GAS STREAM FROM PROCESS 20 'f. The gas stream was introduced to the stirred Cf a~125 m2/m3 through a rotameter. = 6 mm/s Gas superficial veloc.(kN/m2) for NO kLa= 1.~~. ~..n.. Effect of temperature and nitric acid concen. perature was controlled to equal the desired temperature in In all the experiments. Effect of air flow rate on extent of NO" al Packed column ilia. Figure 7. We assumed complete backmixed behavior.. wt/wt 50 'I.10 -4 kmol/s a NO.U)4kmol(s = LI..4. =0..25 x 1O-3kmollm3..~. saturated with water vapor. The gas stream leaving the condenser was and absorption was carried out for 300 s. WATER IN CD STrRRED CELL 95 mm DIAMETER WATER EJECTOR o CONSTANT TEMPERATURE BATH 0~TO G) TEMPERATURE TRANSMETER (CONTACT THERMOMETER) CD TEMPERATURE CONTROLLER o HEATING PAD G) TT o ROTAMETER G) WATER JET EJECTOR CD 2 -4-.o:... hI. = 0.33 kN/m' NO.:: -30'1. Total press. I>.. =0. (96 'f. CONCENTRATION = 0 'I.-.) CD Figure 8. ~(). Experimental setup in stirred cell. gas partial press. FLOW ~% '0 % IU 50 COl FLOW = 2'15.. .".s. = satUrated rates of absorption by about 5070.-. During this peri. AIR FLOW RATE IN k malls.:. 60 100 .5 m sorption Packing = 38 mm Intalox saddles Liquid superficial veloc. NO. It was analyzed for divalent and there was no appreciable change in the absorbent quanti tetravalent nitrogen oxides.5 30 INLET HNO.. NO. .'.. the absorbent quantity was 120 rn the stirred cell. = 10"10excess the extreme plug flow and back mixed behaviors will differ tl H20 partial press. 330 Mardh 1991 Vol.. INLET TEMPERATURE = 303 K SUPERFICIAL LIQUID VELOCITY = 7 mm Is 20 10 5 10 15 20 25 30 35 50 55 '0 '5 TEMPERATURE. 3 AIChE Jour '''''-. The flow rate was adjusted'in such a w.~::. a 70 a ._~'~'i:.~~~t . 104 tration on extent of NO" absorption.~ . o 2 6 8 10 12 Figure 6.I I <t ~60 1. = 33 kN/m2 that the extent of absorption was less than 10070.. '0 'I.05 nated the uncertainty regarding gas phase backmixing becau O2 partial press..I 0:: 0:: NO"/NO~ = 2... --20'1. = 303. "c o .This elirn NO'/N" = 0.. 37..'~" .--....s-1 of NOz. Over 96070of NOx was in the form because of either evaporation or condensation.6 m.« "-"'~:<:.1 m/s kaD= 1.~ 70 10 'I.. 90 >C >C a a z 50 z 80 I>...5 x 1O-2.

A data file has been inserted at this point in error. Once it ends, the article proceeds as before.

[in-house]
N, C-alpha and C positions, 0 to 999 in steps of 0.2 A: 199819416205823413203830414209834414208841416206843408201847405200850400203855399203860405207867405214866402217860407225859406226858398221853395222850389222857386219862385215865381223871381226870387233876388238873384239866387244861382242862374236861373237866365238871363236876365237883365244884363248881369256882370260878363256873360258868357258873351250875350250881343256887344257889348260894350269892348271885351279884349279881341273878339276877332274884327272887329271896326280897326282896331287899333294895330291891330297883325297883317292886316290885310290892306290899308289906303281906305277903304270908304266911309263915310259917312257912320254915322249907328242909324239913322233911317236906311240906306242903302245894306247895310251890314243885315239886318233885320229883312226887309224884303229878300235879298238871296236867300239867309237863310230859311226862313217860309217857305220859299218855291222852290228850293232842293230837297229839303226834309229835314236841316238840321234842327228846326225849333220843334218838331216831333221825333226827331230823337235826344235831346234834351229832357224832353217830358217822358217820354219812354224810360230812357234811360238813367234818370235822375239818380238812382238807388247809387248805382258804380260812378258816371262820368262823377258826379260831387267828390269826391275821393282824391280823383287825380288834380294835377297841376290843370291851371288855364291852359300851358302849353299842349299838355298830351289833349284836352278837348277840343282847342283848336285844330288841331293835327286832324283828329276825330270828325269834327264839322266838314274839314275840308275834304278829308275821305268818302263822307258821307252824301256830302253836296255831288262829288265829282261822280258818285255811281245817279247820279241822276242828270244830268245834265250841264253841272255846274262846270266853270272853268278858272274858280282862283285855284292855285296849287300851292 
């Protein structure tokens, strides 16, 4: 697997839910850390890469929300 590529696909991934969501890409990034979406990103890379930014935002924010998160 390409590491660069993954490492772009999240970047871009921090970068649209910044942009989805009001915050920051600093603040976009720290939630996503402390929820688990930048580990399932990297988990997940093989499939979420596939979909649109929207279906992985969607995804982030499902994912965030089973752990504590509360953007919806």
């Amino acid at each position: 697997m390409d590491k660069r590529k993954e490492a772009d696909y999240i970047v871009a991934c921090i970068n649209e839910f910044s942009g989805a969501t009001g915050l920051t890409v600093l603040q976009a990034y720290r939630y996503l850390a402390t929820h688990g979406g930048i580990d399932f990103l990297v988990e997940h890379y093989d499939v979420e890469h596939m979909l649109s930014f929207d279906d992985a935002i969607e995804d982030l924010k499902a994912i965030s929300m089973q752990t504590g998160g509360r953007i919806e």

12 pseudo mth-order reaction regime.8 96070of the NOx gas used in the experiments.67 rls. For mixed acid solutions: cell [HJ/2 (2/3kD) 1/2]N02.10 It taining nitric acid and 40% sulfuric acid were used as absorb.(kNlm2) at 30.44 x 1O-1i 41. [H(kD)1/2]NZ04 was found to increase 10 2.60 Water.29 dence indicates that the absorption operation falls in a fast 15. 25.519x 10-6 47. The effect of stirrer speed was investigated in the range of Table 3.. Since the absorption operation was found to be independent of kL.60 form to the instantaneous reaction regime.water . [H(kD) 1/2]'1. It can be seen .267x 1O-3W~) (45) ~the The specific rate of formation of HNOJ by the absorption etely of NOx gas is given by the following equation: For water and nitric acid (Lefers and Van der Berg.H2S04 (PN02)J/2 (43) were found to be much lower than those found in water. 3 331 i . 40070sulfuric acid.10 various acid concentrations are given in Table 3. The values of H(kD)I/2 for NZ04 at Wt. These values were used for determining K6 from Eq. in 400.70x 10-6 36. A few experiments were also conducted to evaluate the Temp.HZS04 was obtained from Eq. Nitric acid.C [kmol/m2. 30.s(kN/m') conditions the partial pressure of divalent nitrogen oxides tpNo and PN20J)was negligible.s.10H2S04 at 30'C . is because the activity of water decreases in the presence of The interfacial partial pressures of N02 and N204 are related sulfuric acid.36 of nitric acid. This value is in agree- Acid Concentration ment with those reported in the literature (Sherwood et aI. I (PNO» 312 (44) assumed to vary (with respect to concentration of acids and . It also indicates complete homogeneity of wt. it means that absorption does not con. 44 by using the experimental values of the specific rate of formation of HNOJ. and mixed acid solutions con.168xlO-1i 38.10HNO.95 5. 43: The equivalent nitric acid concentration was estimated on the basis of the same [H(kD) 1/2] values..33 rls..WII.H2S04 [H (kD) 1I2]N204. 40 3.215 -IA2~ . [H3/2 2 (2/3kD)1/2]NO"water The values of [H(kD) 1/2]N20Jand [HJ/2(2/3 kD) 1'2]'102were +3 [H ( kD ) 112] N204.7IRT (I .1o [kmol/m3. The following equation is obtained by substituting 46 were used for the estimation of K6 values for mixed acids.0 wt. 13 and 42 in Eq.and liquid.67 Temp. Joshi et aI.O. 0.616 [H3/2 (2/3kD) (42) = 3. 40 wt. :"-10.93 '-.C.04 Equiv.water way [H(kD) 1I2]N204 x 1O-5e-6263. 40 wt.285. 0.0 2. without any Sulfuric Acid vortex. This also indicates that there is no effect of gas. 1975. [H(kD) I'''' '"]NZ04. Table 4 gives the values . Under these [H(kD)II2]N. Experimental Values of [H(kDl/2]N204 for 40% 0. 0.10 ents. Nitric Acid Concentration EquivalenCto Mixed 7.HZS04(K2(PNOZ)" i for nitric acid concentration equivalent to mixed acid concen- RHNOJ=4/3 tration. 0. Sulfuric acid. This .water H(kD) 1I2]N204. The liquid surface was flat. in Water that the value decreases with an increase in the concentration 5 2. s(kN/m2») x 106 the liquid phase.10 side mass transfer coefficients (kG and kd when the speed Nitric Acid [H(kD) 112)N204'. 37..0 2. It was thought desirable to 15 1.H2S04 PN204 [H(kD) 1/2]'1204values in the presence of 40% sulfuric acid +2/3 [H3/2(2/3kD)1I2]N02.66 X 10-2 W:" :imi. Eqs..97 develop a correlation for [H(kD)II2]NZ04 in the range of tem- ~al AIChE Journal March 1991 Vol. The following It was assumed that correlations were found to hold. Sulfuric acid cone.0 0. 1I2]N02. 0. wt.55 with an increase in temperature. It was observed that the specific rate of absorption was 070 NOx= 19 independent of the stirrer speed when the speed exceeded 0.167 to 1. perature and concentration covered in this work. It was expected that the values ab. [H(kD) I12)N204' effect of temperature on the values of the absorption parameter .H2S04 ause -1.0 1. 0. tem?erature) in an identical manner to that of [H(kD) 1/2]'1204' The value of [H(kD) li2]NZ04.6x 10-6 kmol/m'.3 Tetravalent nitrogen oxides (NO!) constituted more than 20 2.1.8JJe-I. The values of [H(kD) 1/2]given by Eqs.' 30'C for water=7. s(kN/m2») X 106 Hx(kD)~2.O. 10. 45 and by Eq. of [H312(2/3 kD)1I2]N02 and [H(kD)II2]N204 in H2S04 would be lower than those in water due to the presence of electrolyte. 1985).0 2. The value of [H(kD) 1/2]N204for water was found to be Table 4.. 20. exceeds 0. 1982): mL -fioei RHNOJ = 4/3RNZ04 + 2/3RN02 Wi( I [H( kD) 1/Z]N204 IO[-3. All the above evi.6x 10-6 kmol/m2. 13. 20 O. HNO.C rls. Further. 0.JIT (46) ntity = = 4/3 [H( kD) 1I2]N204.